One of the biggest mistakes a new physician entrepreneur makes is to get all gung-ho about an idea for a service or gizmo. The more you fall in love with your own business idea, the greater your challenge will be to succeed. Instead, increase your odds of success by focusing on finding a problem that demands solving, and then try to solve it.
Last week, I wrote about commitment as Bill Murphy Jr.'s "The Intelligent Entrepreneur"'s Rule No. 1 for successful physician entrepreneurship. Now it's time to talk about a big business fundamental for Rule No. 2.
One of the biggest mistakes a new physician entrepreneur makes is to get all gung-ho about an idea for a gizmo -- the tool to slicken up an operation, the gadget to measure all blood chemistry without drawing blood, or the service that you know every patient needs to make his or her life better. The more you fall in love with your own business idea, the greater your challenge will be to succeed.
This is because you've come up with the idea first, and now you have to force the market "to buy into your enthusiasm." As some of you may have already discovered, this is like trying to roll a giant boulder up a steep hill strewn with rocks!
You will increase your odds of success dramatically if you focus on finding a problem that demands solving, and then set about solving it. You'll boost those odds even higher if the problem you're attempting to solve is something you actually know something about, or are highly motivated to solve. Perhaps it's a pain you experience on the job, or it's a headache for a near and dear relative, or something else that’s frustrating the heck out of a bunch of your friends.
Think of some of our greatest examples of medicine. Let's take the Fogarty catheter, invented by the great physician entrepreneur Thomas J. Fogarty.
From Wikipedia: "During Fogarty’s years at Good Samaritan Hospital, he witnessed many patients die from complications of blood-clot surgeries in their limbs. “Fifty percent of the patients died,” he said. “I thought there must be a better way.” Before Fogarty’s invention, surgeons had to use forceps to remove the blood clots only after a huge part of an artery had been cut open, and the patient would be under general anesthesia for hours. Blood flow is usually interrupted in the procedure, increasing the risk of the patient losing a limb.
At home, the ideas that went through Fogarty’s head concerned different ways of making the procedure better, concentrating on ways to avoid the risky incisions. He tinkered in his attic with a urethral catheter and a balloon. Because a catheter only required a small incision, it would be able to get to the clot without much trauma to the patient. The urethral catheter also is flexible yet strong enough to be pushed through a blood clot. As for the balloon, he basically cut off the tip of the pinky finger of a size 5 surgical latex glove and attempted to incorporate it onto the end of the catheter. The resulting balloon could be inflated with saline using a syringe, and once it expanded to the size of the artery, it could then be retracted, withdrawing the clot through the artery and out of the incision.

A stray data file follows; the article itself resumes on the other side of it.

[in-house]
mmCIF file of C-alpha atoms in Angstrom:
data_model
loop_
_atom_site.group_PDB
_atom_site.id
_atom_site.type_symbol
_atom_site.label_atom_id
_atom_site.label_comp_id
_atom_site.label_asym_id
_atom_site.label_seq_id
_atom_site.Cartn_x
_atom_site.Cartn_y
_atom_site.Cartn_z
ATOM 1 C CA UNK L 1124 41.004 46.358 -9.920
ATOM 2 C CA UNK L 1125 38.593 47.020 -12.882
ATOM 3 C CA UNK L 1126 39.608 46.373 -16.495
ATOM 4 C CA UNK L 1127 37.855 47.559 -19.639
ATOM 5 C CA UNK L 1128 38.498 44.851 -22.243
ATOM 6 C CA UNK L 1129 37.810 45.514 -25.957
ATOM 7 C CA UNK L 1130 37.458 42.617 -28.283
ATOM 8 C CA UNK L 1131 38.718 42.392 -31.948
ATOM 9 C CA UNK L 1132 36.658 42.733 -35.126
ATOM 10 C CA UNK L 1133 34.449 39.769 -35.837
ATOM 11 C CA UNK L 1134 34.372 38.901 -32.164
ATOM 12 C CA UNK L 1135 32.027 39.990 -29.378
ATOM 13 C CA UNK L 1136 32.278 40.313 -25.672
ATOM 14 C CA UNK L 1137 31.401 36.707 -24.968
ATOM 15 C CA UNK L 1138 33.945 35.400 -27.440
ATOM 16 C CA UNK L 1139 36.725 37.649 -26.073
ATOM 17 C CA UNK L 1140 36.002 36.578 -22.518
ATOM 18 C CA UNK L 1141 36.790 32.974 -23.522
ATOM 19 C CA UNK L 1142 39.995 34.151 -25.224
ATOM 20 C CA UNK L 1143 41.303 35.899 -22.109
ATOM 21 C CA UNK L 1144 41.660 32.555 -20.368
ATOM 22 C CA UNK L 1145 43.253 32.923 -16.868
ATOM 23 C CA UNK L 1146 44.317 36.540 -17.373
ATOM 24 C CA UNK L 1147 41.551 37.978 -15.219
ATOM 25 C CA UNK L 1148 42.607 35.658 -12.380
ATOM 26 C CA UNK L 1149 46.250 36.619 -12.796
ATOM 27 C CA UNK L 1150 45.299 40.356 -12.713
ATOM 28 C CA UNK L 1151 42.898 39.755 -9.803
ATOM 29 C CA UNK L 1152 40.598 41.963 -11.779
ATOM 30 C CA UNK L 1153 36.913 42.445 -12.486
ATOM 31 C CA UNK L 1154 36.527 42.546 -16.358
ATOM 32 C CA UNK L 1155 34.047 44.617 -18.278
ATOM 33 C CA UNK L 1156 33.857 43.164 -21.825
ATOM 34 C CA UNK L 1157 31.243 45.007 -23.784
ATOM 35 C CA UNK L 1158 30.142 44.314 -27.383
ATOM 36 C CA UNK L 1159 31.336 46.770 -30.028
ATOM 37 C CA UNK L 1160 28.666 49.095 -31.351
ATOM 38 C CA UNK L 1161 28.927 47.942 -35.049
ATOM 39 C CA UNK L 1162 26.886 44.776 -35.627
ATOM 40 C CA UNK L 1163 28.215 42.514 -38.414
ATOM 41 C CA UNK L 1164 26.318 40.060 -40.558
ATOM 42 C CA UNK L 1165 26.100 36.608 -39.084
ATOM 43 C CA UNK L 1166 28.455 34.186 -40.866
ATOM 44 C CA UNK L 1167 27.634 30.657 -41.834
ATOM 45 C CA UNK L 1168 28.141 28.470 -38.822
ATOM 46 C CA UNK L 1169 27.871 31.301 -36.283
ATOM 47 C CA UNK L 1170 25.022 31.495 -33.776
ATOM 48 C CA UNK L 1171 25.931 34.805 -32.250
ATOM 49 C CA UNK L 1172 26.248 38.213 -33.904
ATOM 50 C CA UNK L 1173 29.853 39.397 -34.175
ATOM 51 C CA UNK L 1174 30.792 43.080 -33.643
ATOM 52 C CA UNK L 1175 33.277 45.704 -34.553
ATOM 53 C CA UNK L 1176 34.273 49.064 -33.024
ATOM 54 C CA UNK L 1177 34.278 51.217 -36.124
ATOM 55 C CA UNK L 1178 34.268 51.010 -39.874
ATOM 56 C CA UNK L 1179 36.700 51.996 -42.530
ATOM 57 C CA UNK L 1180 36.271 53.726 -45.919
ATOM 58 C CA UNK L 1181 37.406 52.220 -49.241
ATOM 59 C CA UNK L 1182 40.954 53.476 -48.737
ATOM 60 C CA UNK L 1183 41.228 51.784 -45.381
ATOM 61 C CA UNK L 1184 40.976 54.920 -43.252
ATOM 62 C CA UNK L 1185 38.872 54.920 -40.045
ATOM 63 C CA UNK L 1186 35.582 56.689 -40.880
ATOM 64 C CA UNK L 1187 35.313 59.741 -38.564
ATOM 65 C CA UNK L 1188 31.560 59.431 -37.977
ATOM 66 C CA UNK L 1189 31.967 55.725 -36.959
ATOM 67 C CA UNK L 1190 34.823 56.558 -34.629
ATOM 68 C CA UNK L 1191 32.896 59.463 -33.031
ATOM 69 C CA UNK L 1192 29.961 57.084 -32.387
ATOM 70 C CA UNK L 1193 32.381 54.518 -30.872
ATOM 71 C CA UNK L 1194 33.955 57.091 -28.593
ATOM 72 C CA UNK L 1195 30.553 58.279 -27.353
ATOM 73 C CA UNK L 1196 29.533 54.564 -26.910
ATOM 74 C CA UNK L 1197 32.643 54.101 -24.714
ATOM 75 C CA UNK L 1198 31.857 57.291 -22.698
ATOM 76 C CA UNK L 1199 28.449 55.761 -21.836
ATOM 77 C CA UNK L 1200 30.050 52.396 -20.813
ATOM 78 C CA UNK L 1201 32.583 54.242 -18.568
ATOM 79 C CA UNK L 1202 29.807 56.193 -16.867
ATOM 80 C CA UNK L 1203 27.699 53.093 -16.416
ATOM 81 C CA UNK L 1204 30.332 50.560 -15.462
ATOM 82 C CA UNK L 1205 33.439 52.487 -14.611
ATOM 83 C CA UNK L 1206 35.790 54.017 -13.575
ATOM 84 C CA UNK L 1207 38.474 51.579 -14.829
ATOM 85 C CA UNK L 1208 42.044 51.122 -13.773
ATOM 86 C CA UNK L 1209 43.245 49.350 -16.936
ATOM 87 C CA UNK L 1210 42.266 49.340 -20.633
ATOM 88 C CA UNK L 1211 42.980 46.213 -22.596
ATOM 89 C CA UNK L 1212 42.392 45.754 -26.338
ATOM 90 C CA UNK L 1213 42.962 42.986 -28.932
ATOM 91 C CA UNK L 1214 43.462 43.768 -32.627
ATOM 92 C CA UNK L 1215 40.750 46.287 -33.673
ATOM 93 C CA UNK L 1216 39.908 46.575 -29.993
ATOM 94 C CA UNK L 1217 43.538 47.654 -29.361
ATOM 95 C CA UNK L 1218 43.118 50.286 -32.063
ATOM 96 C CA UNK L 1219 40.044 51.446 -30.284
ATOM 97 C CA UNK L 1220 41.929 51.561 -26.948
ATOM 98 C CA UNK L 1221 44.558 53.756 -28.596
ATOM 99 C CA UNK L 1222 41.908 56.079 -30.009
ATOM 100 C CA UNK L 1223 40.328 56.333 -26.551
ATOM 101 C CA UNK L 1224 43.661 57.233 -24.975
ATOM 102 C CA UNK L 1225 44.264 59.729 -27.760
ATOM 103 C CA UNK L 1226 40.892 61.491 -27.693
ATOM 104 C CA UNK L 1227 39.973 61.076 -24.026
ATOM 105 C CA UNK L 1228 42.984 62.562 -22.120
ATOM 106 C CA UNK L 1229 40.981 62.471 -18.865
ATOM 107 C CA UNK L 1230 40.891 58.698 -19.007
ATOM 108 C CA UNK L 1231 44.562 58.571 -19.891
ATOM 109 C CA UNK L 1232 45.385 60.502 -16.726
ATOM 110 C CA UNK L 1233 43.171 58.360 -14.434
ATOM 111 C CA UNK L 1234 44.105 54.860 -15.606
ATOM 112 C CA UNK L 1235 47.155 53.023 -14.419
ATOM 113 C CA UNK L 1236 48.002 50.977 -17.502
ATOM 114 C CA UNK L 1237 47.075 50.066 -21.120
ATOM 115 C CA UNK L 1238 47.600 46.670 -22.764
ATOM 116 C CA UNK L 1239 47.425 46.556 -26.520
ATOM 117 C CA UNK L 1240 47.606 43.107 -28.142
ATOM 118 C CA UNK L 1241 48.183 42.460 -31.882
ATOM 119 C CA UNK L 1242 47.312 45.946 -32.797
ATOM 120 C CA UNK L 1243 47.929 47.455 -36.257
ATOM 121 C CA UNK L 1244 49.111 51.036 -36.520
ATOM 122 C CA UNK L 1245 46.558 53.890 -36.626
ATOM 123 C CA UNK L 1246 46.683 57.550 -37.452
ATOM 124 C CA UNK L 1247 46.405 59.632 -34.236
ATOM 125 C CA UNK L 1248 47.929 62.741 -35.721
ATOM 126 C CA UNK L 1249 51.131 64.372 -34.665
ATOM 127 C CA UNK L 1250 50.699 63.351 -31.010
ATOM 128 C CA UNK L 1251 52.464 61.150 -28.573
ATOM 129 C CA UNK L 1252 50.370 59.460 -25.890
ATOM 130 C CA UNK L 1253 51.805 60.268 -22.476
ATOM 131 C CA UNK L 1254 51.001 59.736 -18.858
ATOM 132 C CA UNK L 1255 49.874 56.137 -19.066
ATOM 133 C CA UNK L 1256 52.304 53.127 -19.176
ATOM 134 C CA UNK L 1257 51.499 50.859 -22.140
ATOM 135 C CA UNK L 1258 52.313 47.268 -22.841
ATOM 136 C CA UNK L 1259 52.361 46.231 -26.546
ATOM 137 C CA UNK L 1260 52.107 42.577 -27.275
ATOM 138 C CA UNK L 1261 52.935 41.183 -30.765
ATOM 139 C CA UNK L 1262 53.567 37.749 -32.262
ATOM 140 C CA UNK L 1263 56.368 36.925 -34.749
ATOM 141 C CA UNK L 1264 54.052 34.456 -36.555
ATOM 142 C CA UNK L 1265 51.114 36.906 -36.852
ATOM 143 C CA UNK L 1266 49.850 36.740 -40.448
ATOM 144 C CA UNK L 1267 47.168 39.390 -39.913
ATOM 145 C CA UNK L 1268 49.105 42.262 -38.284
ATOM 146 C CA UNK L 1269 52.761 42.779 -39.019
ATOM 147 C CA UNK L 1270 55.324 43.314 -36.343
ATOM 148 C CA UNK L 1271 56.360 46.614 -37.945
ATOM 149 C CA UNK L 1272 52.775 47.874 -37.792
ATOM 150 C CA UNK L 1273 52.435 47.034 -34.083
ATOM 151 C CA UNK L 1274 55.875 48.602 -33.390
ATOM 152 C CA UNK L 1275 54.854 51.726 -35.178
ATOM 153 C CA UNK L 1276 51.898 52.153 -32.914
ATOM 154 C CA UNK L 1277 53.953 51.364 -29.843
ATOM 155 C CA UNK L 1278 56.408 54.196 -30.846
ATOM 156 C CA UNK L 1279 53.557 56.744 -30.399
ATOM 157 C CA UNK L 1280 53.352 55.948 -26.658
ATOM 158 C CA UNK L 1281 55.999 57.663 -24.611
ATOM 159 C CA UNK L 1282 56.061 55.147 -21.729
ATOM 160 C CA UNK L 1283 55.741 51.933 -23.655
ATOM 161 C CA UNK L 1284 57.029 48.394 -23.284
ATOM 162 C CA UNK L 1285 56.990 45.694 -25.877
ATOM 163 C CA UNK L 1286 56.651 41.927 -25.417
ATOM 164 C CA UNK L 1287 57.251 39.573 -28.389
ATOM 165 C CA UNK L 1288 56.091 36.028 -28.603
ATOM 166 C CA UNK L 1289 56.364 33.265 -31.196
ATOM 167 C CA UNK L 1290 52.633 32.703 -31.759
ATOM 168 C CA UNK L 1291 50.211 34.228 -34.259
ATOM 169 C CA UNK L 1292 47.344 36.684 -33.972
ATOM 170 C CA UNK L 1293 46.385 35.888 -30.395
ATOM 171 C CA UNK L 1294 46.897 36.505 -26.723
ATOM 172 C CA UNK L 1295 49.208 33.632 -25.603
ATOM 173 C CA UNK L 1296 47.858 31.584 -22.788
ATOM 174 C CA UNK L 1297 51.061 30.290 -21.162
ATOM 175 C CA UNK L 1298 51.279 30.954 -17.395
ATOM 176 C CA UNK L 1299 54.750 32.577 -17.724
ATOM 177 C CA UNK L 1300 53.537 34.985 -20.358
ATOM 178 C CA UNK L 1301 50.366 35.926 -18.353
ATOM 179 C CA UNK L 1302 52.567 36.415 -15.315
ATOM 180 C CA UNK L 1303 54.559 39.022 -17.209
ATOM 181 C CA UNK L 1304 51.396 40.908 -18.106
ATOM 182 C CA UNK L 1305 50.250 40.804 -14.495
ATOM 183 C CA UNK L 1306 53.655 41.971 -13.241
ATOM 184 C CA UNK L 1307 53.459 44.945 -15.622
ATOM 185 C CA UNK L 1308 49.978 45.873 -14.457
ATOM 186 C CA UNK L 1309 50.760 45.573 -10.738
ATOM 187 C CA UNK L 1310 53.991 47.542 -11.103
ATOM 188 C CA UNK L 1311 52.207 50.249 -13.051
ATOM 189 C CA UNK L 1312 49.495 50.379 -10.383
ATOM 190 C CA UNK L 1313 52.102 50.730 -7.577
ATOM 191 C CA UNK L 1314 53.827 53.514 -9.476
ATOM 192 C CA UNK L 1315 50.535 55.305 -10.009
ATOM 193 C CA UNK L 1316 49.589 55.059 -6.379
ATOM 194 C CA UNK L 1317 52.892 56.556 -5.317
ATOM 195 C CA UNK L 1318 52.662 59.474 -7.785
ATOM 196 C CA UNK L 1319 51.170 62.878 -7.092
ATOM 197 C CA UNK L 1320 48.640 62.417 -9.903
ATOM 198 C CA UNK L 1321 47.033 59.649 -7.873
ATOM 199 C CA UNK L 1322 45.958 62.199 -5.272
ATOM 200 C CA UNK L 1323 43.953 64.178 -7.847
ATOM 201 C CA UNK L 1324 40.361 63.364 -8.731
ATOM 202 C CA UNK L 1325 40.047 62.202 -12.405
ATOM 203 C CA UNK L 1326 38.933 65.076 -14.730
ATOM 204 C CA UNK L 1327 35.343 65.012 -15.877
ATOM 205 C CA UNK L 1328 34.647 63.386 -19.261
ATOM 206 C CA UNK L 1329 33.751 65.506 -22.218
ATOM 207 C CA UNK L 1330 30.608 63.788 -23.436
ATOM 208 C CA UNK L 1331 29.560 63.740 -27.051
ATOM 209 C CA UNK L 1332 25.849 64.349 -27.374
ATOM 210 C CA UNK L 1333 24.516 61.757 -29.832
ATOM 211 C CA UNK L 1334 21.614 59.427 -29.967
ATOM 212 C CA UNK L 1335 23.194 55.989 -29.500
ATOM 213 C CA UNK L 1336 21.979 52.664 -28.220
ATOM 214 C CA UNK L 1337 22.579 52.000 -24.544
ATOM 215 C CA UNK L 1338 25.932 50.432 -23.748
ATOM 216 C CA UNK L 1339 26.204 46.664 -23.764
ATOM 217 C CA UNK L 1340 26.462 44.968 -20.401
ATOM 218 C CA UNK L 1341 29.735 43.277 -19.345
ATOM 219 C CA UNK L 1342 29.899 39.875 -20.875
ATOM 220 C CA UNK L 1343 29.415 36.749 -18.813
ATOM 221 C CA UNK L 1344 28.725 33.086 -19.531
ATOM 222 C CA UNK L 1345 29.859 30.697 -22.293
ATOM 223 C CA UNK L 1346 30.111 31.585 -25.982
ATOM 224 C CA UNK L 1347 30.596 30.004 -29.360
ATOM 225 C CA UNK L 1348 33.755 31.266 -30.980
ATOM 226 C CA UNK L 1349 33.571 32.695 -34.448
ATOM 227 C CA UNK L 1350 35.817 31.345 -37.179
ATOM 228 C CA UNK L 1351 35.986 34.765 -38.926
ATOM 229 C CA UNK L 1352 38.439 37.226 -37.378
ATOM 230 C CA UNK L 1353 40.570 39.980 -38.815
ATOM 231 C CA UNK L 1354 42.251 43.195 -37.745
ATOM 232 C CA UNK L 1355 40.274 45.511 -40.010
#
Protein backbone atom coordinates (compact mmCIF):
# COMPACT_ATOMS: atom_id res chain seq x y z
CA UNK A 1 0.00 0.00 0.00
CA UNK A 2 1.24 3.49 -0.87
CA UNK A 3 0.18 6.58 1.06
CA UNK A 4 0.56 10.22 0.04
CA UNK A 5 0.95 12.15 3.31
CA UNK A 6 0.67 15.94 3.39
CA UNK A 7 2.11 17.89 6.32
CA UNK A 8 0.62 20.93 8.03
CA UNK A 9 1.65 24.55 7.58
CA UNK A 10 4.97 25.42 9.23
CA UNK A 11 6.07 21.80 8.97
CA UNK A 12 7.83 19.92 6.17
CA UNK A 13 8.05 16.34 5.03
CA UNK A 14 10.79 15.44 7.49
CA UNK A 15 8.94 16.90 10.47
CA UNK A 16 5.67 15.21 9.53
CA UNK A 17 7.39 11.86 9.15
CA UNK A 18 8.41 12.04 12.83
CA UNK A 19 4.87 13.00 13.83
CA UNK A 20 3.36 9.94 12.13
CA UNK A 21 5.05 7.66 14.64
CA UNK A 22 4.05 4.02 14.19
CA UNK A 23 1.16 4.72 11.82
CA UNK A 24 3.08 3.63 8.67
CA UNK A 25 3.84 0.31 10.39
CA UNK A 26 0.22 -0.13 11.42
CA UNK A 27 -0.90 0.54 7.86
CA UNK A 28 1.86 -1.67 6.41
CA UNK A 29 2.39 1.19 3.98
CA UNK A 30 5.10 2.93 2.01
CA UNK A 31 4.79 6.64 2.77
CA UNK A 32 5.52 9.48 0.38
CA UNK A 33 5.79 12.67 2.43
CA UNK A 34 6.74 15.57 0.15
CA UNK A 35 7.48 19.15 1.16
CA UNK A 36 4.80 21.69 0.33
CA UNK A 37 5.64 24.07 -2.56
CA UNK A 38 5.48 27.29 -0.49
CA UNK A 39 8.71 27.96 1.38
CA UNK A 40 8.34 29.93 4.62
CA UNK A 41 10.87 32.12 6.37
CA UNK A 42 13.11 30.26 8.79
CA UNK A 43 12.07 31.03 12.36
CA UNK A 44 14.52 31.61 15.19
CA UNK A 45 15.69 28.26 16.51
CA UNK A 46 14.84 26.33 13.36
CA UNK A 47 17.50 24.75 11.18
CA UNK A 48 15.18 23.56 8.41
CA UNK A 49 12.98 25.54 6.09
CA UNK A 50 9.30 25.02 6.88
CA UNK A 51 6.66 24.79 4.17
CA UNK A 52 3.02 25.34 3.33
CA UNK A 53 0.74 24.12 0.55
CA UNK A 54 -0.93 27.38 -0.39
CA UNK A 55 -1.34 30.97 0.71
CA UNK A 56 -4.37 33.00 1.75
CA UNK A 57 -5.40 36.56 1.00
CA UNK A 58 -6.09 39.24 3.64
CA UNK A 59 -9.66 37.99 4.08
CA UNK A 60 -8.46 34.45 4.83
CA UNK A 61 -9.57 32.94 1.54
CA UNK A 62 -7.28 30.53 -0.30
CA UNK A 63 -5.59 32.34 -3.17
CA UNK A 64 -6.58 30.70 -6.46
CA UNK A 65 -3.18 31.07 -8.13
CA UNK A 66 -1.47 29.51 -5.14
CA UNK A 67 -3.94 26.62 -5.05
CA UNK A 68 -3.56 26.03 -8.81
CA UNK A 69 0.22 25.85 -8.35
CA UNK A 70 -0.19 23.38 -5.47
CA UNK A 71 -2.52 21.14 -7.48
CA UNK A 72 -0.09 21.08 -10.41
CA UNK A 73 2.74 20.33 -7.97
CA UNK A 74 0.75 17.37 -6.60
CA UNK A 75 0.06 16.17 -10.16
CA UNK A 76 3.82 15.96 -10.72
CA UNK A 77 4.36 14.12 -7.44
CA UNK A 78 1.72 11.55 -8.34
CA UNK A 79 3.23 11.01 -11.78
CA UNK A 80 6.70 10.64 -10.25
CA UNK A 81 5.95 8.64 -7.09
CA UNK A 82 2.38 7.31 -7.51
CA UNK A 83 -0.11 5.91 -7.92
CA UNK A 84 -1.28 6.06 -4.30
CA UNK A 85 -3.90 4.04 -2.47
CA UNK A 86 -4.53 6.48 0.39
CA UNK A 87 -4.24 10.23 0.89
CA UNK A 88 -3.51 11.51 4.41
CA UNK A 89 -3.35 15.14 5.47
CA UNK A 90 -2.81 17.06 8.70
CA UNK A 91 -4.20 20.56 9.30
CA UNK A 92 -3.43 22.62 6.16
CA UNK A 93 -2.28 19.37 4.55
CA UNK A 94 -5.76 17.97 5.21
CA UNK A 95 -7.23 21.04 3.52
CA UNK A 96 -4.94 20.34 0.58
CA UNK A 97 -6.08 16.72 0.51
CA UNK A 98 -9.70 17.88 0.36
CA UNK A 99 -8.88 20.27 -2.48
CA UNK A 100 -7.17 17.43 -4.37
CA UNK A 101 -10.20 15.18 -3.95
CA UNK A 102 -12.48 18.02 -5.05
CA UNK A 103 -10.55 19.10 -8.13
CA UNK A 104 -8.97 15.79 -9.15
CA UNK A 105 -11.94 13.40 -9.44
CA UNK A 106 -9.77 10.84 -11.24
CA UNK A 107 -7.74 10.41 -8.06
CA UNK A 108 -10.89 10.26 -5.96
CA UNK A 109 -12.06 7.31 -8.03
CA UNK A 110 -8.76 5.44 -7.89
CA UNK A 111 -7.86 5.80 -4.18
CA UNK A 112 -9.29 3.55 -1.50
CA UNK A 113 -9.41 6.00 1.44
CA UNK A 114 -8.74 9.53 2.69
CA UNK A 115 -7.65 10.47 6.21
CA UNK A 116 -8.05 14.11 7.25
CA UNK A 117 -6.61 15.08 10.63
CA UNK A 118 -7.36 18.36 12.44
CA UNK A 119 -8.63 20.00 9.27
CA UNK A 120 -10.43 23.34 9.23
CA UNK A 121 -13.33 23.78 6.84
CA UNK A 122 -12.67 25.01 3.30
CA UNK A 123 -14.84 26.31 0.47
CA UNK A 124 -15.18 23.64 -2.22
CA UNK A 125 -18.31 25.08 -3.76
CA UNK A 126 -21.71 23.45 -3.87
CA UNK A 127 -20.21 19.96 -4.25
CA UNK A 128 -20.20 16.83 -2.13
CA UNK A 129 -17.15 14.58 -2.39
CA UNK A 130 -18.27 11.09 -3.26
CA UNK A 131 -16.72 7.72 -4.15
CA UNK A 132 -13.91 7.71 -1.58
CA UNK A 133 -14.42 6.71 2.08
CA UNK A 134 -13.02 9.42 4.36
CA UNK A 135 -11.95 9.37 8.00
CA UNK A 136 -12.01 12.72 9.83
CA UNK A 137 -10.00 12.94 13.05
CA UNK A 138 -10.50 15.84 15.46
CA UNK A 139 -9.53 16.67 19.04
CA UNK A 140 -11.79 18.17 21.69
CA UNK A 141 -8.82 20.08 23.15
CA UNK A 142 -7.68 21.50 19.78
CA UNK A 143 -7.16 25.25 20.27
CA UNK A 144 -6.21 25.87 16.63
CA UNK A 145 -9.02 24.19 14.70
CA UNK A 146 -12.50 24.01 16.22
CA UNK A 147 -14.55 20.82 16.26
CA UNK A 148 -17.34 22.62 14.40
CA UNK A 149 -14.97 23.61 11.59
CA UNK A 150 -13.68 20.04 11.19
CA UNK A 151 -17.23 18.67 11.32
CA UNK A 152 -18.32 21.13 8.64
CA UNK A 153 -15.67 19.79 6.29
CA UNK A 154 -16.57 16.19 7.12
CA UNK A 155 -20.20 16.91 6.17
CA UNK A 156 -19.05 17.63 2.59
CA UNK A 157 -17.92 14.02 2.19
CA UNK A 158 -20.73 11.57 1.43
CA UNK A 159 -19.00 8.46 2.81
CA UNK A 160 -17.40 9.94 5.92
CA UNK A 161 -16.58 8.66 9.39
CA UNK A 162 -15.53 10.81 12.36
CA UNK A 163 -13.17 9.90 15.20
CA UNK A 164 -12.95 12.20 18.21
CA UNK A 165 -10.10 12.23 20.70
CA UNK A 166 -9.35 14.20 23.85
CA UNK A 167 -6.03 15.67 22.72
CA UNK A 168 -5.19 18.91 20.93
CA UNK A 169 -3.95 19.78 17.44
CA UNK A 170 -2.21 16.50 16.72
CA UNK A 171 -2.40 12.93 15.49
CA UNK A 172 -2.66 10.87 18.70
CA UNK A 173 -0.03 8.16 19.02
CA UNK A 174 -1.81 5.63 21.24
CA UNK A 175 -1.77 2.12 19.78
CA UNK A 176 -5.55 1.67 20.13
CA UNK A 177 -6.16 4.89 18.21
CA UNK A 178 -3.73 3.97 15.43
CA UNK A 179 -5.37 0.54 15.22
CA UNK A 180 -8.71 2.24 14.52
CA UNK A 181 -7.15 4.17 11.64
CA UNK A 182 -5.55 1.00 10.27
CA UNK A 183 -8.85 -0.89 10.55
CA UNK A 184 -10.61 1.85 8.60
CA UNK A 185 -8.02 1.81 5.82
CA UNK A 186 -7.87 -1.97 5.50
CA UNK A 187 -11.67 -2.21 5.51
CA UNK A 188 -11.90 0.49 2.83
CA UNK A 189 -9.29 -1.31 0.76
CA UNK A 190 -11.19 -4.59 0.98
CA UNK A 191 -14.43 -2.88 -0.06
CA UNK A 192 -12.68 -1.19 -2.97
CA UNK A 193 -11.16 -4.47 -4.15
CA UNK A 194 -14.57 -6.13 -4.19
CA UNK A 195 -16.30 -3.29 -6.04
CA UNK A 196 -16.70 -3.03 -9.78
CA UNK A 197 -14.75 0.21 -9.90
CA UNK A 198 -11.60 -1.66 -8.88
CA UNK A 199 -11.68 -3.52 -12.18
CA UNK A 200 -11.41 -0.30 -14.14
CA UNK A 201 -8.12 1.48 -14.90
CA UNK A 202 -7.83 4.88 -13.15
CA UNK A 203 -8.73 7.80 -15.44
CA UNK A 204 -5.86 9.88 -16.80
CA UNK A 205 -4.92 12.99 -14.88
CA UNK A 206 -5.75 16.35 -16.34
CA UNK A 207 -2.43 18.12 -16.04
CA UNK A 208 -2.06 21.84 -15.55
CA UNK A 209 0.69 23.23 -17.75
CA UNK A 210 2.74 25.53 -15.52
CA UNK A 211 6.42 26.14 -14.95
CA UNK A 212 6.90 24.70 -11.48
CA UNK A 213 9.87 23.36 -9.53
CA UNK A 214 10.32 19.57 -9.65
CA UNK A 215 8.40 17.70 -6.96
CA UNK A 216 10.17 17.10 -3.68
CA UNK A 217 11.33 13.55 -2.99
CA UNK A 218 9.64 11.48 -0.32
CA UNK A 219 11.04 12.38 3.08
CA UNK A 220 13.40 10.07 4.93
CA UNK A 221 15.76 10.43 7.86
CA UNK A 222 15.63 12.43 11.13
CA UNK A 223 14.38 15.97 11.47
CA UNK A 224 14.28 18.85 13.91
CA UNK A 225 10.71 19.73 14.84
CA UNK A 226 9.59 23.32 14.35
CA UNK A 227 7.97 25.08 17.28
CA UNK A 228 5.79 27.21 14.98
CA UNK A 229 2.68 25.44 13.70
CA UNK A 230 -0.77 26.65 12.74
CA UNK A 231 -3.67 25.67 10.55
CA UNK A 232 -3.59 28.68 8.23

The main problem in building this device was the way the balloon could be attached to the catheter. Glue that could hold vinyl, the material making up a catheter, and latex, the type of glove used, was not available. Fogarty’s own take on the catheter came about because of fly fishing techniques he learned as a child. Precise hand-tying was needed in fly fishing, and with these techniques, he tied the balloon to the catheter. "I'd always tied flies and made lures, so it was just a natural thing," he said. His experimental balloon catheter, however, always seemed to burst when it was over inflated. It even broke when he dragged it through glass tubes filled with gelatin, a model he thought simulated a clot within an artery. After some time, he figured out the type and thickness of rubber that was firm enough when inflated to extract a clot and still flexible enough to move through without breaking. The device, made before Fogarty even received his medical degree from University of Cincinnati in 1960, became the first minimally invasive surgical device."
Fogarty’s story is instructive for several reasons:
• Thomas Fogarty recognized that there was a problem that needed solving.
• He tried to solve the problem, drawing on prior knowledge, skills and experiences.
• His experience made him eager to solve the problem, and his eagerness helped him stay committed, despite setbacks.
The Intelligent Entrepreneur's Rule No. 2 key questions for your successful entrepreneurial physician business, in order of importance, are:
1. What problem can you solve that will make a pain go away?
2. What problem can you solve that will increase pleasure for your target market?
3. What problem can you solve that your target market needs?
Take note -- this last one is where we can become the most deluded. People don't always buy what they "need." They're much more inclined to pay for solutions that decrease pain, and to a lesser extent, increase pleasure.
What has been your experience?